DENVER – The Colorado House on Monday passed a bill requiring gun owners to report stolen firearms to law enforcement and renamed the bill after a woman who was allegedly killed by a man who stole the weapon used in the shooting from a Denver police officer.
The Lost or Stolen Firearms bill, SB21-078, was renamed Monday to be called the Isabella Joy Thallas Act, after which it passed the House on third readings in a 41-24 vote.
In early March, Ana Thallas, the mother of 21-year-old Isabella, spoke up in favor of the bill now named after her daughter, saying the bill was not about taking away gun rights but rather “asking gun owners to be responsible.”
Isabella Thallas was shot and killed last June in the Ballpark neighborhood while walking her dog with her boyfriend, who was also shot and injured. The suspect, Michael Close, is said to have taken the weapon allegedly used in the shooting from a Denver police officer with whom he was friends.
Close pleaded not guilty by reason of insanity in March to the 22 counts he faces, including first-degree murder.
SB21-078 passed the Senate in a partisan 20-15 vote, with all 15 Republicans voting against the measure, on March 10. Monday’s 41-24 House vote was also on party lines, with all Republicans opposed.
The measure now heads back to the Senate for concurrence with amendments made in the House.
The bill, if passed and signed into law by Gov. Polis, would require people who lose or have a firearm stolen to report said loss or theft to a law enforcement agency within five days of noticing it was missing.
Failure to do so would lead to a $25 fine for a civil infraction, while second or further violations would be classified as a misdemeanor punishable with fines of up to $500. A House-passed amendment says a family member or person who lives with the owner of the stolen or lost firearm may also report the loss to a law enforcement agency even if the owner does not.
Law enforcement agencies that receive such reports would have to enter any descriptions of the guns they receive – including manufacturer, serial number, model, caliber and more – into the Colorado Bureau of Investigation Crime Information Center database within five days.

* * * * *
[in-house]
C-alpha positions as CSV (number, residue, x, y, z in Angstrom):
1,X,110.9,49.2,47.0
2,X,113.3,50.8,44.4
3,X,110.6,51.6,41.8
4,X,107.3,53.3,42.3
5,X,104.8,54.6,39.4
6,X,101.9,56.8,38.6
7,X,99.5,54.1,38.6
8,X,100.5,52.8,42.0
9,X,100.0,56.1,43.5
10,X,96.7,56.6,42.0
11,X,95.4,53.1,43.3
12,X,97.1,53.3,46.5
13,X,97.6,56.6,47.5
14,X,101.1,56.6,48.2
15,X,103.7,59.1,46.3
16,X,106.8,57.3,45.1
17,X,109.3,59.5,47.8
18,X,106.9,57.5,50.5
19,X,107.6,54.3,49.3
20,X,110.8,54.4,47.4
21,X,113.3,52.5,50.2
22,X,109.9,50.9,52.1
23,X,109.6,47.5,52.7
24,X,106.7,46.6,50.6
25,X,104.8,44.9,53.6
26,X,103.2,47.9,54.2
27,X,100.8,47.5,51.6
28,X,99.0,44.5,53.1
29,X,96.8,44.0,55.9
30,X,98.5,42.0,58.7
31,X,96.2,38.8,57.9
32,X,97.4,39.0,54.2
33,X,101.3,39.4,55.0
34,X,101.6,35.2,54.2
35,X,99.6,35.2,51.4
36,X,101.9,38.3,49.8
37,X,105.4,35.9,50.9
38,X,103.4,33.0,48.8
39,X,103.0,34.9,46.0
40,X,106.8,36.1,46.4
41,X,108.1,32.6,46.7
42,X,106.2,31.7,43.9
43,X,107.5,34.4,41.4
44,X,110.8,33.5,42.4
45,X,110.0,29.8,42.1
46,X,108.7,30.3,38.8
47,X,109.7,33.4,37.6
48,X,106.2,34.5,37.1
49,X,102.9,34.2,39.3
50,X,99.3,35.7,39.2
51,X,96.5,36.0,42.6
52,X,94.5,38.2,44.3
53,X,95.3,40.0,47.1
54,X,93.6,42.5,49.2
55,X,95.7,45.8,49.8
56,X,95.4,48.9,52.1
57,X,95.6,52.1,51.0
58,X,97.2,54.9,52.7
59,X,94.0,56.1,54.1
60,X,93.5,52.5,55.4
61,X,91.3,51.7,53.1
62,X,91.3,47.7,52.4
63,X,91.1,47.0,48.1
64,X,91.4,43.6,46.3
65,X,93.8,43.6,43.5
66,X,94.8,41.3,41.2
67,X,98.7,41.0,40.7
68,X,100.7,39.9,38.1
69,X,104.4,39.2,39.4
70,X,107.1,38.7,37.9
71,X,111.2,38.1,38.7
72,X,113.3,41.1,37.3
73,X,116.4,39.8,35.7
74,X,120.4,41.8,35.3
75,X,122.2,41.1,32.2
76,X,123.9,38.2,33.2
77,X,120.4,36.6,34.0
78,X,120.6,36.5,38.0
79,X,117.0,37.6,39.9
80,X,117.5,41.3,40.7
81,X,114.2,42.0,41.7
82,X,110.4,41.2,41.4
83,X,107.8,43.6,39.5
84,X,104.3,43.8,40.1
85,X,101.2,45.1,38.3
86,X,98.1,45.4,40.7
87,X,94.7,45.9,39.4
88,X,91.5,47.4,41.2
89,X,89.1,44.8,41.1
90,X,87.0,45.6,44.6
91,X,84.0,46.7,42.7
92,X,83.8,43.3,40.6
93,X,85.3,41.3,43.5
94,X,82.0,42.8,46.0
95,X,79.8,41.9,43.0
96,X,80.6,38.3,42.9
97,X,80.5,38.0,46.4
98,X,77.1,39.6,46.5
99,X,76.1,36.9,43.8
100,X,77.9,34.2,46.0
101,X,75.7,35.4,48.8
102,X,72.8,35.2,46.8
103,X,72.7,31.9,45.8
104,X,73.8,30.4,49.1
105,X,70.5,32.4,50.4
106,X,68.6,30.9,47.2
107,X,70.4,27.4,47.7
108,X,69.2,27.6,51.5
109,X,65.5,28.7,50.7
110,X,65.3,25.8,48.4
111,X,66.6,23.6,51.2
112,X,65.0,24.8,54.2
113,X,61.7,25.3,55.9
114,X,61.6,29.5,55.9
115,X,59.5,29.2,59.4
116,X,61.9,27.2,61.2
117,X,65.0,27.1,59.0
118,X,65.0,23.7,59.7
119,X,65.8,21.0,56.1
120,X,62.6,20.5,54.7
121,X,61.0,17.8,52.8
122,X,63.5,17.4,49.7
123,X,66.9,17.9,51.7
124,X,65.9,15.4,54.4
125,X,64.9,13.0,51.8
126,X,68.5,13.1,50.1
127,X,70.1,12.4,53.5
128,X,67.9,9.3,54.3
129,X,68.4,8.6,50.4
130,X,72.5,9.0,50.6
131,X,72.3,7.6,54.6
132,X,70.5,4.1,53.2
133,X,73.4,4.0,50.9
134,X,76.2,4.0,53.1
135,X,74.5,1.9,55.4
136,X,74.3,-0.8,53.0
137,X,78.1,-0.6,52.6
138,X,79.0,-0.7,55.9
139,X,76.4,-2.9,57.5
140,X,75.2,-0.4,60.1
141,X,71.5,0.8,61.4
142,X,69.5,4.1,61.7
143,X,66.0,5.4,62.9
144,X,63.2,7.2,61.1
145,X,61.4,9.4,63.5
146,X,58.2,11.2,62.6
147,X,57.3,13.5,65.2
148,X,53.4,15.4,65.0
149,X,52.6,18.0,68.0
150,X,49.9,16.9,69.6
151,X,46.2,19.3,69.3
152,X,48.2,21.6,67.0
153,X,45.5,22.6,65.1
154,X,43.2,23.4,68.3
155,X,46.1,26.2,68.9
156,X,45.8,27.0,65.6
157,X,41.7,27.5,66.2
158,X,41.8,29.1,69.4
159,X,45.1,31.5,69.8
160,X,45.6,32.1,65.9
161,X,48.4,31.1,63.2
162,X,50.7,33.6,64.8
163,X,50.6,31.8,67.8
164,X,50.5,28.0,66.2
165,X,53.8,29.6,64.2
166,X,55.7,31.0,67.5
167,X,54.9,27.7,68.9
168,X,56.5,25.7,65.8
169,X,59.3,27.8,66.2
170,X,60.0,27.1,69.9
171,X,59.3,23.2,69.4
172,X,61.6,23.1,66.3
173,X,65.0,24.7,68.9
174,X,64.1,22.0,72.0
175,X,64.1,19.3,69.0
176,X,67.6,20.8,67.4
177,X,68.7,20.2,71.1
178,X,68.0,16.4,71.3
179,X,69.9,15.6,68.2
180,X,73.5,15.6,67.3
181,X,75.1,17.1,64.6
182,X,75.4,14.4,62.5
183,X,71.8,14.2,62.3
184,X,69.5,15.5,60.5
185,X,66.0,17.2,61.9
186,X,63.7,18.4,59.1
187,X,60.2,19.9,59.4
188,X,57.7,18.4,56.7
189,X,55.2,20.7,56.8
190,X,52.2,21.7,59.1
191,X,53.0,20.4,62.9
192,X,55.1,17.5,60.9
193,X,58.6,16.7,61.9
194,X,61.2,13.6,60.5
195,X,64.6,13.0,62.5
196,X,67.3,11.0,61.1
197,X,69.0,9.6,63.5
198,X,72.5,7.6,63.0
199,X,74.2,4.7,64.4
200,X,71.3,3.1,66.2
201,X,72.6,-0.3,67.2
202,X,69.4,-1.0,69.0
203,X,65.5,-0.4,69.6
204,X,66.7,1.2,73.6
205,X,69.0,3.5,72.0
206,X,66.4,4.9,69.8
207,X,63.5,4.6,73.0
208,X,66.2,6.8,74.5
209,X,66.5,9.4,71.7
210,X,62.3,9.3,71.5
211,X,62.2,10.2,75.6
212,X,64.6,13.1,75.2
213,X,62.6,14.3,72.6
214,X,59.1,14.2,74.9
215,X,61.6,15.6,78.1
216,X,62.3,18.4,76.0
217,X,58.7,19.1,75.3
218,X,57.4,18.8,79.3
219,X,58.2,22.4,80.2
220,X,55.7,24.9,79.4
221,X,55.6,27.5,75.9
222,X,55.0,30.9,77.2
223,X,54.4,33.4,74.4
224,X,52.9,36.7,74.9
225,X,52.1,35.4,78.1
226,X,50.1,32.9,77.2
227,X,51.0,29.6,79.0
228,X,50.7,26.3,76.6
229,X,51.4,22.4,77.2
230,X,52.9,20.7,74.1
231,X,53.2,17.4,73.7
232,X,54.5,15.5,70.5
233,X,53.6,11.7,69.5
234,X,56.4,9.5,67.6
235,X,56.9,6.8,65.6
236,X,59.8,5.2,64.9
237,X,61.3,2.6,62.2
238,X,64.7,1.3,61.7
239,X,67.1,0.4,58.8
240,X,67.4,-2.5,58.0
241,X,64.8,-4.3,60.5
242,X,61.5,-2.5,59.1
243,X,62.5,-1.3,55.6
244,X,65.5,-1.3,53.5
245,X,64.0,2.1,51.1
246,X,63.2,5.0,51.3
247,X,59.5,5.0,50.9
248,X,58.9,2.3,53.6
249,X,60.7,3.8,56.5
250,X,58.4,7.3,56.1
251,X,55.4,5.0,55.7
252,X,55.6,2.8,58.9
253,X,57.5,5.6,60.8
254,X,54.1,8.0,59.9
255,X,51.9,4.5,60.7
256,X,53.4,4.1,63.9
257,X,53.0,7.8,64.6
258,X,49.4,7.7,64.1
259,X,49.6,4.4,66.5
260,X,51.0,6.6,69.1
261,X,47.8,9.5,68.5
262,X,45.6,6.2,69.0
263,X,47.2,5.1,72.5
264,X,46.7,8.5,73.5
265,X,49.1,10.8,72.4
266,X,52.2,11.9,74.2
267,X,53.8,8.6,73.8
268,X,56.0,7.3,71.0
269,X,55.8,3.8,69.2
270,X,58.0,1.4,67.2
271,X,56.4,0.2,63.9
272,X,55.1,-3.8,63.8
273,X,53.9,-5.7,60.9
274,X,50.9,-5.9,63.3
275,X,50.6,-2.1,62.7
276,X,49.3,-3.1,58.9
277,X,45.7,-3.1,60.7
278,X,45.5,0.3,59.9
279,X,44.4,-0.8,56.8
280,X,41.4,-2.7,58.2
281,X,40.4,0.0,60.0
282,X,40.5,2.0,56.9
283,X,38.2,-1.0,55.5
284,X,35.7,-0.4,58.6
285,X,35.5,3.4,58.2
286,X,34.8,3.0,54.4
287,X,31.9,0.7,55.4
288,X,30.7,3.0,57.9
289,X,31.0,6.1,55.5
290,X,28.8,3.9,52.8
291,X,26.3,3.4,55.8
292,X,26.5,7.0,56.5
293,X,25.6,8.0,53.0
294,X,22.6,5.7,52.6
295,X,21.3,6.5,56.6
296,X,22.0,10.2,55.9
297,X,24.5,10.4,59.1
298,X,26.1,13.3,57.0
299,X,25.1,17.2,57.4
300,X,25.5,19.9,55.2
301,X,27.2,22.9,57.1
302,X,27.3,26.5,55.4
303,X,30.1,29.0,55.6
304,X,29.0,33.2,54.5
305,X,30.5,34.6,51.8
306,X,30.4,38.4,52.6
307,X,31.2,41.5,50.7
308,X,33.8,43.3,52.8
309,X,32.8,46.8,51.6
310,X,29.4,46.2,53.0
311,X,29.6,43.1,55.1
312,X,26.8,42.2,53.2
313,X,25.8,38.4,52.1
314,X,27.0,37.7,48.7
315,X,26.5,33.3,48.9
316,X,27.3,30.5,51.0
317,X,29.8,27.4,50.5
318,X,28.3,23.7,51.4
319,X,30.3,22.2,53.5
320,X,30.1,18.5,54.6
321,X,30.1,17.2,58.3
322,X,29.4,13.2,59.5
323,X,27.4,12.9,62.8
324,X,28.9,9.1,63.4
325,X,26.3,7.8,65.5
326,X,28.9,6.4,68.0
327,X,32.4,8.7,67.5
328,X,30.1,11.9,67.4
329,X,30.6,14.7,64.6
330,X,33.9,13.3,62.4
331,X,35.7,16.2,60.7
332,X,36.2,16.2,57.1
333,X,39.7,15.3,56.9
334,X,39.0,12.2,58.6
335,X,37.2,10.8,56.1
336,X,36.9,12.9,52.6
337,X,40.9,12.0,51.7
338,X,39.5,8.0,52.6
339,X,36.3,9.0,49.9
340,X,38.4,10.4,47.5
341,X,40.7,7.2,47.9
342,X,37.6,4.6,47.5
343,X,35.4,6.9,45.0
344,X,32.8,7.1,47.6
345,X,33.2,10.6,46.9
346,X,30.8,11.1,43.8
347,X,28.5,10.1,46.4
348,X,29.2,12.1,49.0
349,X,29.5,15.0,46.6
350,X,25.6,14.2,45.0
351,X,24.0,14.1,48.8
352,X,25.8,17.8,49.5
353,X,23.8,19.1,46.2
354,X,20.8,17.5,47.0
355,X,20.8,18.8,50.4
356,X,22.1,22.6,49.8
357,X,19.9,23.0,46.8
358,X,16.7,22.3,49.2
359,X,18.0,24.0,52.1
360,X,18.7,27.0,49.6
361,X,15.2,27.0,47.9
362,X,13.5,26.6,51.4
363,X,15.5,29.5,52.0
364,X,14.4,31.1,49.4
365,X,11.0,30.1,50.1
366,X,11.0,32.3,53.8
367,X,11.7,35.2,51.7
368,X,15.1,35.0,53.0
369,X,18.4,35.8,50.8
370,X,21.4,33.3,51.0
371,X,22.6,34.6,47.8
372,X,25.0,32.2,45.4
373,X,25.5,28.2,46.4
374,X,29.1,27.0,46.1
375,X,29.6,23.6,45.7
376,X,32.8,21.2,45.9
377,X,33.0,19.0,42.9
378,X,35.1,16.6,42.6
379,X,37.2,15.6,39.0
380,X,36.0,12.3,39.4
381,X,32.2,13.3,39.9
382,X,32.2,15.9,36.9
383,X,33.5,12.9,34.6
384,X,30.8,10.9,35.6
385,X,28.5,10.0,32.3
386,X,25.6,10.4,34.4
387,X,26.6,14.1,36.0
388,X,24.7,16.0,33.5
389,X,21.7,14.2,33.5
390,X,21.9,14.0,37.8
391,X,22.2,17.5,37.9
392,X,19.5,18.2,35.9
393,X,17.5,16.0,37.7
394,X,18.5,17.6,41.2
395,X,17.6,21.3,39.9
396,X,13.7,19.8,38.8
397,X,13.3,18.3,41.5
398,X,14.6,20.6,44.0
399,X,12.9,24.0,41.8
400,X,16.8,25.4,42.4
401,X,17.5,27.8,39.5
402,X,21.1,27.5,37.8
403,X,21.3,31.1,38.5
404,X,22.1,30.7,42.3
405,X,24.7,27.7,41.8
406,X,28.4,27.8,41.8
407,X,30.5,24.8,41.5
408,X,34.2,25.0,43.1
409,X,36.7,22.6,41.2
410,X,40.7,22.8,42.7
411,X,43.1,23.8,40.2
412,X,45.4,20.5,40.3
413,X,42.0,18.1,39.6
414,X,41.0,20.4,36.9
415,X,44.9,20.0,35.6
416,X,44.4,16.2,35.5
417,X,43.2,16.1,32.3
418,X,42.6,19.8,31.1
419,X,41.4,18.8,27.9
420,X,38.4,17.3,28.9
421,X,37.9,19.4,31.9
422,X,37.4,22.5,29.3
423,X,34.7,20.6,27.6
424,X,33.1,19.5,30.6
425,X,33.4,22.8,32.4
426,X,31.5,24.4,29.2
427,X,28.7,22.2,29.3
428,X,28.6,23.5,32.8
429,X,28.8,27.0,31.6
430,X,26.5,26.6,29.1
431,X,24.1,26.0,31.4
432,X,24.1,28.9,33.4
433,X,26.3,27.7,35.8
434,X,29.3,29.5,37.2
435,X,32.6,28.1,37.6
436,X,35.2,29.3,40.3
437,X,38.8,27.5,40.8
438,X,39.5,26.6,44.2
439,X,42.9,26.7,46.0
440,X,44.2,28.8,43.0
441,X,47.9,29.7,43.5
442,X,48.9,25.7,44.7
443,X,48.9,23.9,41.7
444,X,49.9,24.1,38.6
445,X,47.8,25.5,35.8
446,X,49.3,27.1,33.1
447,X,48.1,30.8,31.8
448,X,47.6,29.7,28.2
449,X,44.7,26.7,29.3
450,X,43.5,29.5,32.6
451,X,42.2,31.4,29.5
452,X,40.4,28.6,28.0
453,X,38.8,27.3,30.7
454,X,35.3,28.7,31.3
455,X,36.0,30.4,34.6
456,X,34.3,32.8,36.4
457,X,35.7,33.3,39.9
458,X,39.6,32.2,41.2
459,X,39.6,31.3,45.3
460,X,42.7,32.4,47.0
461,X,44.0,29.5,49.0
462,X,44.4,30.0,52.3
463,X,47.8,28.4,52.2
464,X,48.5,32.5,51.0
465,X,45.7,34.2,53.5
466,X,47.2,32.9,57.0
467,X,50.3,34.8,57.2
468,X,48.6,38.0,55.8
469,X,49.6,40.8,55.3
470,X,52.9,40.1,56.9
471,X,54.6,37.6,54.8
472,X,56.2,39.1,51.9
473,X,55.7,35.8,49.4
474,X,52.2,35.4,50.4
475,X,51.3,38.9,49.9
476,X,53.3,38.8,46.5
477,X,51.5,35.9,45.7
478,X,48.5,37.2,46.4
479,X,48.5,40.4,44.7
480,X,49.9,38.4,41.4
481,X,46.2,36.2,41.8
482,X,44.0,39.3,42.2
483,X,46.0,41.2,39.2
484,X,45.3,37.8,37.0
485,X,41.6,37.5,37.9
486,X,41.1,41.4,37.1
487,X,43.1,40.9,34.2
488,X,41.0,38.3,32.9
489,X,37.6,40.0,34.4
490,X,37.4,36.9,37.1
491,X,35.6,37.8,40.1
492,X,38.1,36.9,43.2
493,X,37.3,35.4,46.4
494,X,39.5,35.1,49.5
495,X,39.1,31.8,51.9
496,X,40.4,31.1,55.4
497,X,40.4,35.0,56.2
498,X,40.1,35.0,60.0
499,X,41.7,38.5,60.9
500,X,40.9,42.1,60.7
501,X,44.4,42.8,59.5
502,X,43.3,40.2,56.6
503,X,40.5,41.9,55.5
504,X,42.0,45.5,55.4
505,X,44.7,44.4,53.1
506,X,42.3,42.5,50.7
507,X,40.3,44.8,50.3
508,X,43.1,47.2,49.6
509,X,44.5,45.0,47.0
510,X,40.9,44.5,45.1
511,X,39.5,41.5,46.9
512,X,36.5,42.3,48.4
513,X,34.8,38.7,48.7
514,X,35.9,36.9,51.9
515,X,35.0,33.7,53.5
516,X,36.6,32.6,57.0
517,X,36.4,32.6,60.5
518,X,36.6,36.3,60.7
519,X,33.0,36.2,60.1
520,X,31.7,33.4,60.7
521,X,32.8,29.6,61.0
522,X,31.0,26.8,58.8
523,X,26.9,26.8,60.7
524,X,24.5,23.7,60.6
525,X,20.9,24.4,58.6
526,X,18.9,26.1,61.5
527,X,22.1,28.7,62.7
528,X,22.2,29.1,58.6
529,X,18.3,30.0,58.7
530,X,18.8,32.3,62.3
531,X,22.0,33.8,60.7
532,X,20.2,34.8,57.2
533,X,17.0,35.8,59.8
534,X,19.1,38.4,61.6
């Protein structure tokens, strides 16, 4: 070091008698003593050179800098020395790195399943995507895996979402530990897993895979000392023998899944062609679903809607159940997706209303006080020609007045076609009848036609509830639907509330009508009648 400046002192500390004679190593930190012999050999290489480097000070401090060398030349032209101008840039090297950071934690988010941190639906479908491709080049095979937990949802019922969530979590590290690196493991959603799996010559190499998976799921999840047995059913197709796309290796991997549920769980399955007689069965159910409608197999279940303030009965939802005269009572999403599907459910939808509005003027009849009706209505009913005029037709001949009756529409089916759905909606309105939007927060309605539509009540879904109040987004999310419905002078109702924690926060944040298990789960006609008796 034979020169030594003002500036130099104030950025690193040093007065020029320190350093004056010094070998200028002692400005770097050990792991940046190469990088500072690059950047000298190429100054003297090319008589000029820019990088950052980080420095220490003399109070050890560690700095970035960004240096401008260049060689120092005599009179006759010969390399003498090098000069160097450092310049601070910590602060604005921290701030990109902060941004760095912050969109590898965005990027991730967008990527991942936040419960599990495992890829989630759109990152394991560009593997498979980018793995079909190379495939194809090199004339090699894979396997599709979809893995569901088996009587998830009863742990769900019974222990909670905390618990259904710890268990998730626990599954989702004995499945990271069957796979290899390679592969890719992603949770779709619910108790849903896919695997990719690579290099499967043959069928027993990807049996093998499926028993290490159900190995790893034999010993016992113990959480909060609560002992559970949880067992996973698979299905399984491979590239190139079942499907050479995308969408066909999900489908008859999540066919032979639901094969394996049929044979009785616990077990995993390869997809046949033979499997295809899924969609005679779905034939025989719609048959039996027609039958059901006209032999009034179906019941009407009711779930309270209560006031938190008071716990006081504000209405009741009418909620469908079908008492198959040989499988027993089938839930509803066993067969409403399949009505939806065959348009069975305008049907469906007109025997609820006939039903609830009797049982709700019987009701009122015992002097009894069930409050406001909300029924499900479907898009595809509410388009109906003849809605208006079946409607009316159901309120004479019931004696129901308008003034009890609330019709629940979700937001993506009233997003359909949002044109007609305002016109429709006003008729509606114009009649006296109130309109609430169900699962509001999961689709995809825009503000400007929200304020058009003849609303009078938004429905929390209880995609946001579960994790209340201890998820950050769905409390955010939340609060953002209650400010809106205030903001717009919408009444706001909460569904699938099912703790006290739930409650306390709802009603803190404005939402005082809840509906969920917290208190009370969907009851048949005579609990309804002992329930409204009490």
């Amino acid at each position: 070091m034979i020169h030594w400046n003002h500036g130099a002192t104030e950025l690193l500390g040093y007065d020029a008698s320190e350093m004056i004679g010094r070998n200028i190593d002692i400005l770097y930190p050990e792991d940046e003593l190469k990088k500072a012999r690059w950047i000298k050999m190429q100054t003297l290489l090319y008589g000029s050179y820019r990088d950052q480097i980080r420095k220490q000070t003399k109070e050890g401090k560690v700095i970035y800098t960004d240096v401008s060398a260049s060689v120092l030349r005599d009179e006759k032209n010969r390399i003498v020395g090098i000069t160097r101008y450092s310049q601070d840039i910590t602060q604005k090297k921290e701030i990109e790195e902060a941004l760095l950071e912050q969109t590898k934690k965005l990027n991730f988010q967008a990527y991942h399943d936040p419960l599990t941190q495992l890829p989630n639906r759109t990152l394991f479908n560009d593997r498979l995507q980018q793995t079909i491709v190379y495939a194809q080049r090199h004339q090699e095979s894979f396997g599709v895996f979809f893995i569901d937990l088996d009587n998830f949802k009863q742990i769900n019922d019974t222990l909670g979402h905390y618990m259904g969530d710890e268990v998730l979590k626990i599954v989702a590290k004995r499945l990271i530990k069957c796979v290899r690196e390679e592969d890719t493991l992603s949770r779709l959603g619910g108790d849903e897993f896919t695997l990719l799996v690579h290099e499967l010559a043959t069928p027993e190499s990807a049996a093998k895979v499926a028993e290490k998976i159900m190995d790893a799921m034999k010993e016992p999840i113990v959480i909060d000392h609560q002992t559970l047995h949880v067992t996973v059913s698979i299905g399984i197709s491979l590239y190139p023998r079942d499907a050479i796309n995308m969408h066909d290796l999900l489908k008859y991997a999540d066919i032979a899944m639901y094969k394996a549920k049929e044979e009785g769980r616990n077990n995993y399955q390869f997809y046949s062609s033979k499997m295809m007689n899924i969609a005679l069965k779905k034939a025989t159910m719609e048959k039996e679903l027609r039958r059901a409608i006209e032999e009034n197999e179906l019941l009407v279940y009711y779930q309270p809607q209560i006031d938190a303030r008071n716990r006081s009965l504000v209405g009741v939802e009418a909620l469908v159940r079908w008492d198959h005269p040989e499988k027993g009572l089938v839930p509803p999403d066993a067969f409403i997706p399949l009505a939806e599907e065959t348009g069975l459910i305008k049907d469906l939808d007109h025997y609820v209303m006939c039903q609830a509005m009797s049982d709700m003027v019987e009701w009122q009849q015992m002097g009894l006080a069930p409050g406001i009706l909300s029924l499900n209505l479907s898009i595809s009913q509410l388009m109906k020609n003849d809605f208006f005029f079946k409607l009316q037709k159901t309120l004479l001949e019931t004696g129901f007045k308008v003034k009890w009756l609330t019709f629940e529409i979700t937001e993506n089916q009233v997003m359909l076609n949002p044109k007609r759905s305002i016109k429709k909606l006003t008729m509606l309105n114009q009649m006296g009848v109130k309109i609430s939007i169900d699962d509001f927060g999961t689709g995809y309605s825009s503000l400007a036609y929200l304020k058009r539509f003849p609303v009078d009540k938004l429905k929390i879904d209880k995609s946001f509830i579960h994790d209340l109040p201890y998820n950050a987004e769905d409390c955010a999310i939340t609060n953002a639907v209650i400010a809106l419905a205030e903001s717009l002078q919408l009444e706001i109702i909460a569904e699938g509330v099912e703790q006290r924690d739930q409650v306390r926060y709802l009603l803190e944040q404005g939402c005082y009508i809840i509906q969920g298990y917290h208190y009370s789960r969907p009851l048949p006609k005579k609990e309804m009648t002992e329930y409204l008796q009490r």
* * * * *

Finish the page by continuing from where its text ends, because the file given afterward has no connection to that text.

Democrats have generally been supportive of the measure, with the bill sponsors saying that a law would be another tool for responsible gun ownership, while some Republicans have said the bill infringes on the Second Amendment and shared concerns the measure would not have much effect on responsible gun owners.
“Come to the table, and let’s be ready to work. This isn’t about taking your rights away. This isn't about taking your guns away. This is about making sure we are creating a safer community for everyone,” Rep. Kyle Mullica, D-Northglenn, told Republican lawmakers in late March when discussing the measure.
“By requiring that lost or stolen guns be reported in a timely way, this bill will give law enforcement the information they need to prevent crime and track down perpetrators when crimes are committed,” said Rep. Tom Sullivan, D-Centennial, who is one of the bill’s sponsors, on Monday. “Renaming the bill after Isabella is the least we could do to honor her memory and her family today.”
With the Senate’s approval, the measure would be the first firearms-related bill to make it to the governor’s desk this year as Democratic lawmakers in particular look to address weapons again, especially in the wake of the Boulder King Soopers shooting.
Another bill, HB21-1106, which would require the safe storage of firearms and impose fines if those requirements are not met, passed the House 40-25 in early March and passed the Senate Judiciary Committee in a 3-2 vote on April 1, but has not yet been brought up in the full chamber.